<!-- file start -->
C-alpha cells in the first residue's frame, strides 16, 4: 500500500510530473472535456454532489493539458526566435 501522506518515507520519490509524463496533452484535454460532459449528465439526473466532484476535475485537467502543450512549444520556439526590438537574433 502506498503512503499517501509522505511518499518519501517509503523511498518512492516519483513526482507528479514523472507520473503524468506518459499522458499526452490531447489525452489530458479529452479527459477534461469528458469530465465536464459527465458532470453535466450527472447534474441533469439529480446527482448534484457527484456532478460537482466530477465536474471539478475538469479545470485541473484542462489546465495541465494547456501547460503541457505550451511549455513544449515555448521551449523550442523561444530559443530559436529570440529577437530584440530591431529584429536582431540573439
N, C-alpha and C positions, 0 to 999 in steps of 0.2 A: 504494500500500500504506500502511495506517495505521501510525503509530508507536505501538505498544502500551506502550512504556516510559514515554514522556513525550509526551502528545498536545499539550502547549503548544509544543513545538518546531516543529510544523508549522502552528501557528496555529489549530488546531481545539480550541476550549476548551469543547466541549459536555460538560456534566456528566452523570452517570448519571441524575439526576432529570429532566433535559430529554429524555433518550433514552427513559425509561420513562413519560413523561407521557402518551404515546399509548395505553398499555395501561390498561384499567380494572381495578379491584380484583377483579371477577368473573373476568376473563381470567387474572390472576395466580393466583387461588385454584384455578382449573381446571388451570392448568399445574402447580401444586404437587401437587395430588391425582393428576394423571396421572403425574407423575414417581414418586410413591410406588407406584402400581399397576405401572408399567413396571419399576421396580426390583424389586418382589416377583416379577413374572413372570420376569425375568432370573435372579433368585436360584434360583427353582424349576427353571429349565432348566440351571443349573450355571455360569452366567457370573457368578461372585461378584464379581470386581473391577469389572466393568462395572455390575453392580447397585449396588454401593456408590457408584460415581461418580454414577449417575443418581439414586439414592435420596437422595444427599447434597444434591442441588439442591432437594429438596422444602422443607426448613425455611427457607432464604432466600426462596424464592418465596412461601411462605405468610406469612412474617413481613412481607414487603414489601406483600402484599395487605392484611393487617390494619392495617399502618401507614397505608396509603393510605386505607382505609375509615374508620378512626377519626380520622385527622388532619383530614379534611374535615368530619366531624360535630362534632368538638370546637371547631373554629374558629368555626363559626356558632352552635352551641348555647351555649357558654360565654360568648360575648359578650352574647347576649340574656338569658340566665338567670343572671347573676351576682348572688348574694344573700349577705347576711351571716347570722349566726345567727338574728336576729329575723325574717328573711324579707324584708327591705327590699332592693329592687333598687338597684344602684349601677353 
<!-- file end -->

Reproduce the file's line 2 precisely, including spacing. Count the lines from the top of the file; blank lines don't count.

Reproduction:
N, C-alpha and C positions, 0 to 999 in steps of 0.2 A: 504494500500500500504506500502511495506517495505521501510525503509530508507536505501538505498544502500551506502550512504556516510559514515554514522556513525550509526551502528545498536545499539550502547549503548544509544543513545538518546531516543529510544523508549522502552528501557528496555529489549530488546531481545539480550541476550549476548551469543547466541549459536555460538560456534566456528566452523570452517570448519571441524575439526576432529570429532566433535559430529554429524555433518550433514552427513559425509561420513562413519560413523561407521557402518551404515546399509548395505553398499555395501561390498561384499567380494572381495578379491584380484583377483579371477577368473573373476568376473563381470567387474572390472576395466580393466583387461588385454584384455578382449573381446571388451570392448568399445574402447580401444586404437587401437587395430588391425582393428576394423571396421572403425574407423575414417581414418586410413591410406588407406584402400581399397576405401572408399567413396571419399576421396580426390583424389586418382589416377583416379577413374572413372570420376569425375568432370573435372579433368585436360584434360583427353582424349576427353571429349565432348566440351571443349573450355571455360569452366567457370573457368578461372585461378584464379581470386581473391577469389572466393568462395572455390575453392580447397585449396588454401593456408590457408584460415581461418580454414577449417575443418581439414586439414592435420596437422595444427599447434597444434591442441588439442591432437594429438596422444602422443607426448613425455611427457607432464604432466600426462596424464592418465596412461601411462605405468610406469612412474617413481613412481607414487603414489601406483600402484599395487605392484611393487617390494619392495617399502618401507614397505608396509603393510605386505607382505609375509615374508620378512626377519626380520622385527622388532619383530614379534611374535615368530619366531624360535630362534632368538638370546637371547631373554629374558629368555626363559626356558632352552635352551641348555647351555649357558654360565654360568648360575648359578650352574647347576649340574656338569658340566665338567670343572671347573676351576682348572688348574694344573700349577705347576711351571716347570722349566726345567727338574728336576729329575723325574717328573711324579707324584708327591705327590699332592693329592687333598687338597684344602684349601677353 